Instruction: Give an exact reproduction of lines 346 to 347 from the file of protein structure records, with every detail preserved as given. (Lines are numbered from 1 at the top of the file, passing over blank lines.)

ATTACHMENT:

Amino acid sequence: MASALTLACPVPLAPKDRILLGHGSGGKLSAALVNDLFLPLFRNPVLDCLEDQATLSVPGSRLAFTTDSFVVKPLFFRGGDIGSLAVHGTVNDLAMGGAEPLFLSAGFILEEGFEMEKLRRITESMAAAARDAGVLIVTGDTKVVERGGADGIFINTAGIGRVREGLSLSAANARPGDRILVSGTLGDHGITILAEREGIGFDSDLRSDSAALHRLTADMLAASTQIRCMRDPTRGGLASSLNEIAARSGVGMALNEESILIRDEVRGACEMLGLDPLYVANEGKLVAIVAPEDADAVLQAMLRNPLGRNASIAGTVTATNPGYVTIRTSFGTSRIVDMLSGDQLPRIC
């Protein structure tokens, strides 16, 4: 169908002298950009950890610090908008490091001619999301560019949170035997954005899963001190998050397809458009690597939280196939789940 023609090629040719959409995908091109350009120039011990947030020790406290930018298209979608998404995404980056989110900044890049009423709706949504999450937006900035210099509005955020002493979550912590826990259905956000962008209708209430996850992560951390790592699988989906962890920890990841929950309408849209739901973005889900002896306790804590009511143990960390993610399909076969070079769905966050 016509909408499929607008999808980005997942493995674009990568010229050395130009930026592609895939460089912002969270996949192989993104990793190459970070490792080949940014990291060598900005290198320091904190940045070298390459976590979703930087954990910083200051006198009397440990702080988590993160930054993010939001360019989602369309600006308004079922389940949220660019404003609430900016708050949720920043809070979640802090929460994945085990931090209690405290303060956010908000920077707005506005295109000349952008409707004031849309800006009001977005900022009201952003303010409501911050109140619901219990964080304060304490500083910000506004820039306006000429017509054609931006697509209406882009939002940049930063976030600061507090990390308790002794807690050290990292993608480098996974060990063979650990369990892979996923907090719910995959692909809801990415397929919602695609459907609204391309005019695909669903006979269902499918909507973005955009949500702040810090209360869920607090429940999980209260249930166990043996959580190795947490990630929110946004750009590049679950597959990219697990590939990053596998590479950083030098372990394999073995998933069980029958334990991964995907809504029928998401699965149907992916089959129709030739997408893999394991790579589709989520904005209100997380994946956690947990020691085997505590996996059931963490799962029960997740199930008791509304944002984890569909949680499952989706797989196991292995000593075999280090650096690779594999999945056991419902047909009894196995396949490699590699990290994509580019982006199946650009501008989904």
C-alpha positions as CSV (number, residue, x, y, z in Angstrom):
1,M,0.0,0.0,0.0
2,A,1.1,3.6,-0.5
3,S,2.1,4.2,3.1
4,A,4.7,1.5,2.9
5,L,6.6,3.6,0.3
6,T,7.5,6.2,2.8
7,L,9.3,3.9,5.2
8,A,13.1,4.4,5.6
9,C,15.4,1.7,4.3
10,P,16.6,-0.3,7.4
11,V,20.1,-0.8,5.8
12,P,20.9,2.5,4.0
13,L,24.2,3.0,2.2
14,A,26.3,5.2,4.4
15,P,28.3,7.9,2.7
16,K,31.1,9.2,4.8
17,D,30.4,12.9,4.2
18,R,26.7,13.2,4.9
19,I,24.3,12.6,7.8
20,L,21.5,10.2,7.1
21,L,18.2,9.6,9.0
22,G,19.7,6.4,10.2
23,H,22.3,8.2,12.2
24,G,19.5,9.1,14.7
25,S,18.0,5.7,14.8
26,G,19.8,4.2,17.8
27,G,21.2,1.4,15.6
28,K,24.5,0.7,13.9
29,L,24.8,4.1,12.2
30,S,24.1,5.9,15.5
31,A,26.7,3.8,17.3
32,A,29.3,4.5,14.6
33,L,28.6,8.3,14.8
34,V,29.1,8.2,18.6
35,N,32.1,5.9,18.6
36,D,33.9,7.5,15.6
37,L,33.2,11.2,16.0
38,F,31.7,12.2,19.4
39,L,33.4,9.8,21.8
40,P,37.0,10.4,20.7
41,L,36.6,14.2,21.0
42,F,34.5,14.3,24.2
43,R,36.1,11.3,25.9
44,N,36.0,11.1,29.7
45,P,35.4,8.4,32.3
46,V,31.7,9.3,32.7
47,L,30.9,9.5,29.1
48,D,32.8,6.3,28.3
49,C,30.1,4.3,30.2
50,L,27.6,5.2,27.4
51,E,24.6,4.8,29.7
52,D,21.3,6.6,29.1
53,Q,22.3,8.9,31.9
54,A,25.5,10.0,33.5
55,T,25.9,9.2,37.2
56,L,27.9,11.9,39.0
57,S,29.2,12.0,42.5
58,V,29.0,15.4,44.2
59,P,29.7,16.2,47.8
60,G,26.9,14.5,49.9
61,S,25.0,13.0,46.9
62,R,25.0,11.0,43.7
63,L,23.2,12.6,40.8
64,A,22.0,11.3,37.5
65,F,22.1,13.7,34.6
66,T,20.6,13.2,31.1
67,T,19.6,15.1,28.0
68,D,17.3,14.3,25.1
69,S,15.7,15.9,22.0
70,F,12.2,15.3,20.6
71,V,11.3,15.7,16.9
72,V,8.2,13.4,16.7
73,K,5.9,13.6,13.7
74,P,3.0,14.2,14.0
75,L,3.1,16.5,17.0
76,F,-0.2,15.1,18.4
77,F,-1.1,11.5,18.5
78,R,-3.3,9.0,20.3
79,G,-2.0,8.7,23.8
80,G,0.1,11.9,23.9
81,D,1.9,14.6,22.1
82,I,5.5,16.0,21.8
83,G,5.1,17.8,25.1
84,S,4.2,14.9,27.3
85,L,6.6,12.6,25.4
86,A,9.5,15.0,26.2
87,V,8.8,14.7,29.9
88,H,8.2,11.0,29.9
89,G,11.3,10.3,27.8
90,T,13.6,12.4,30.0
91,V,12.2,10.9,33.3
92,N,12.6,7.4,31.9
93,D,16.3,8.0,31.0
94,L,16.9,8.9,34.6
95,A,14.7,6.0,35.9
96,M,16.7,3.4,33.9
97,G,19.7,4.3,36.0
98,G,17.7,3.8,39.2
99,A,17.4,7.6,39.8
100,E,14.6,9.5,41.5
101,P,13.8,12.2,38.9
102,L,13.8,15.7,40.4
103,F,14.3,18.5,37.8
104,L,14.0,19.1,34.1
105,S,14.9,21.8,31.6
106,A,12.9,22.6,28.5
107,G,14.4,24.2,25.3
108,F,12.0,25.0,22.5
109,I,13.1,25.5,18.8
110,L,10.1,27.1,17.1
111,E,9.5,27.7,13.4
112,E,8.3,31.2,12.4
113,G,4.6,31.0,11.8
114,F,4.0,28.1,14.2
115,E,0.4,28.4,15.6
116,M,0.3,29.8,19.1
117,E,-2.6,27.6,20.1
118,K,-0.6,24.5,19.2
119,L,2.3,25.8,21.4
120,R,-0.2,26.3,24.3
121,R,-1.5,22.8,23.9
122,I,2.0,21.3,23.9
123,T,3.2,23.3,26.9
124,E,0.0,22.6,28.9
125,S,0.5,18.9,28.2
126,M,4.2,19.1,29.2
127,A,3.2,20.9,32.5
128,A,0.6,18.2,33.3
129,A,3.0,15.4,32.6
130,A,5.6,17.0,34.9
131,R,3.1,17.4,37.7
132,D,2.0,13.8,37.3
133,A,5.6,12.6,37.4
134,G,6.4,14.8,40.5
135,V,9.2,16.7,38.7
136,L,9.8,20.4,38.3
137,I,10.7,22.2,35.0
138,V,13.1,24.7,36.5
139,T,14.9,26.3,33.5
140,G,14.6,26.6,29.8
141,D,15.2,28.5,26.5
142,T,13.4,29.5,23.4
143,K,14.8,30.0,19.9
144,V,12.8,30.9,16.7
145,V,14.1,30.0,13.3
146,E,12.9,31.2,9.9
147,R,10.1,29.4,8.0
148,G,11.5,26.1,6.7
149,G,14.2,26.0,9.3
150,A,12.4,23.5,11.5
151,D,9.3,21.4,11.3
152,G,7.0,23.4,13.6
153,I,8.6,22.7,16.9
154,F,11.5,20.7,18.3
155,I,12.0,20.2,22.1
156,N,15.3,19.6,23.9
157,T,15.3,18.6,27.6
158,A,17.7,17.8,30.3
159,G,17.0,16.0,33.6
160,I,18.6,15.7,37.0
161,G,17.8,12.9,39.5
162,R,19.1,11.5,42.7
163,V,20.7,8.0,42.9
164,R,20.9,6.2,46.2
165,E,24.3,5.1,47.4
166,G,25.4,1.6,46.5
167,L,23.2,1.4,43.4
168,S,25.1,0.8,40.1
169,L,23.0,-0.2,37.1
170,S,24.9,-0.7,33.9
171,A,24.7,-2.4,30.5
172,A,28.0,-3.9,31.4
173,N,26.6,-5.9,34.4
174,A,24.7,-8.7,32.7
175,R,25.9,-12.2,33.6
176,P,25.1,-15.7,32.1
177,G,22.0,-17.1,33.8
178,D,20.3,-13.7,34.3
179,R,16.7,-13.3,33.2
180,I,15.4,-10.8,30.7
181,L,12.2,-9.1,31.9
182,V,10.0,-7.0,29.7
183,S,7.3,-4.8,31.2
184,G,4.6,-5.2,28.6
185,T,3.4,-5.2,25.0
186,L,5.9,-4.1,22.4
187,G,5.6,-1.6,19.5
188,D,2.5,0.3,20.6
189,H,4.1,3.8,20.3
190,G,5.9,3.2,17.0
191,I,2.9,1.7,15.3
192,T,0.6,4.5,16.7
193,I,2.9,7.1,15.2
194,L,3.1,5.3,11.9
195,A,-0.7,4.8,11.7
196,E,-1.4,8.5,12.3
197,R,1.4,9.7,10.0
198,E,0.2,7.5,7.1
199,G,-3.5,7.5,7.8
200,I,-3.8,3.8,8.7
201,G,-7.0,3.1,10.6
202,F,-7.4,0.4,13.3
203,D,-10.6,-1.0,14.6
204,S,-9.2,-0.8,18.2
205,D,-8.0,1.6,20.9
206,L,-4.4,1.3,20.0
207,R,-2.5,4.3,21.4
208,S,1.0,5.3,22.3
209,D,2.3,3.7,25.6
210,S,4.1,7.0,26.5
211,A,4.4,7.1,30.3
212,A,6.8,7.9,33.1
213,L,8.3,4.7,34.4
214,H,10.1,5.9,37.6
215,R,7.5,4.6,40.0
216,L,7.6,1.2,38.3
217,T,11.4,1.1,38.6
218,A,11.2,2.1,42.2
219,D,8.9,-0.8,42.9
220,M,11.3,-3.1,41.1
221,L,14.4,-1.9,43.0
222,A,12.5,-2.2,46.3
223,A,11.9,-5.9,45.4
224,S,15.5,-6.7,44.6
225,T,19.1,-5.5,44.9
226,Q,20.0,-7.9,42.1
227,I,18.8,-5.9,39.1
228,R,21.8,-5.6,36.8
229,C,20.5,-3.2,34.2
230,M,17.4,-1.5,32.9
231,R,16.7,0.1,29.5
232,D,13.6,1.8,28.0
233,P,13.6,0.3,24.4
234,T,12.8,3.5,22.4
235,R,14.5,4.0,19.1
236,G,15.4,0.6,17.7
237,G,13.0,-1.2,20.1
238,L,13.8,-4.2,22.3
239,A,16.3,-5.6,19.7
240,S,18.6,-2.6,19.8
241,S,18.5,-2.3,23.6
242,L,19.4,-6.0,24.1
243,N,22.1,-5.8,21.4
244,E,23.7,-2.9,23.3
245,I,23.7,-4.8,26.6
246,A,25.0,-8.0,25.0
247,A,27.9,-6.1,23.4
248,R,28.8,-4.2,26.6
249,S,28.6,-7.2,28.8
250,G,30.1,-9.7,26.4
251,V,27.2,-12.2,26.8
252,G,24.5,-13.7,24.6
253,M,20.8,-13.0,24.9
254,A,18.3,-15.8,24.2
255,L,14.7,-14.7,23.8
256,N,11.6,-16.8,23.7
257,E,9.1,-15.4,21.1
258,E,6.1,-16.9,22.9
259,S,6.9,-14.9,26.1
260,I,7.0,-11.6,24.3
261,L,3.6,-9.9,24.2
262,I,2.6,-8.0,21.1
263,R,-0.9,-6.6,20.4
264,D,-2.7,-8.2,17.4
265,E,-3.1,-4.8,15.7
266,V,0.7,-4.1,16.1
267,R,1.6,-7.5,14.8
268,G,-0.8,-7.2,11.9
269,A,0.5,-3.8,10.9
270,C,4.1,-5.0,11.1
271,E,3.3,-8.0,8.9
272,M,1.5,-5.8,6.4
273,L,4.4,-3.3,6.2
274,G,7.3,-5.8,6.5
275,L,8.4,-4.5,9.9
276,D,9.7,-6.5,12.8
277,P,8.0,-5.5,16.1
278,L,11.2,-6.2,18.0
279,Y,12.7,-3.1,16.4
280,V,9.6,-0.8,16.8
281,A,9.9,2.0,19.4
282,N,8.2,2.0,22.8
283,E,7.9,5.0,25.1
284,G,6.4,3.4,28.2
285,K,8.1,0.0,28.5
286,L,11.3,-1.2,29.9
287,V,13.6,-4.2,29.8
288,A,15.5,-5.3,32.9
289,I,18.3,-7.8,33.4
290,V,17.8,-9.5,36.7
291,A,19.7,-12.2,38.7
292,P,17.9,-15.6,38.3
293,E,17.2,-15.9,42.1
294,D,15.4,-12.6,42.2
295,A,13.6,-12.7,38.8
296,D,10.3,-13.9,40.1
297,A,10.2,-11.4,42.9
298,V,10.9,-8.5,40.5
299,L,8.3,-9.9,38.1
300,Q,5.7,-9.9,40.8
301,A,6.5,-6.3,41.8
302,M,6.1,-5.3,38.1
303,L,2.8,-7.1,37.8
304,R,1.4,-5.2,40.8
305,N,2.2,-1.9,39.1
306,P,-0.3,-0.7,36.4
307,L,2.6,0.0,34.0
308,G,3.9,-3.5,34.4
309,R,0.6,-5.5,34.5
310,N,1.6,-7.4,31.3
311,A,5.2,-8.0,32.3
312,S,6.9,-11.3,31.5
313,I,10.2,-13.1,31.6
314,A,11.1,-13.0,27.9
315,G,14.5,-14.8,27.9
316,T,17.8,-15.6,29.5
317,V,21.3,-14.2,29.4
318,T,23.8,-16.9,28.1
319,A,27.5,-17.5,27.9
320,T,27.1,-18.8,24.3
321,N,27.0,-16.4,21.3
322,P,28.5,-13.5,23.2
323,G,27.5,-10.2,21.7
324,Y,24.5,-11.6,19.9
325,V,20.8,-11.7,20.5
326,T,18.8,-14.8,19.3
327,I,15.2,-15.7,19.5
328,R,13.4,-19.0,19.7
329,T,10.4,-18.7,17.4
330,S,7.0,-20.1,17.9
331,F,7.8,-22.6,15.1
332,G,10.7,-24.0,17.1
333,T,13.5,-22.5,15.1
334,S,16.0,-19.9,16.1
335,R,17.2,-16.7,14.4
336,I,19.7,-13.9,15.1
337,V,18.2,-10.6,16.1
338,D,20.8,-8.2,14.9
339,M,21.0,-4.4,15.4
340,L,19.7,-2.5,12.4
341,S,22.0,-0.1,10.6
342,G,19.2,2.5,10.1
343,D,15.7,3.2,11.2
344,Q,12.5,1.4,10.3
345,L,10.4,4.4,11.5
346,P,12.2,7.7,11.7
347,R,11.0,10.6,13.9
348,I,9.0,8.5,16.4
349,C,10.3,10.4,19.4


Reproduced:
343,D,15.7,3.2,11.2
344,Q,12.5,1.4,10.3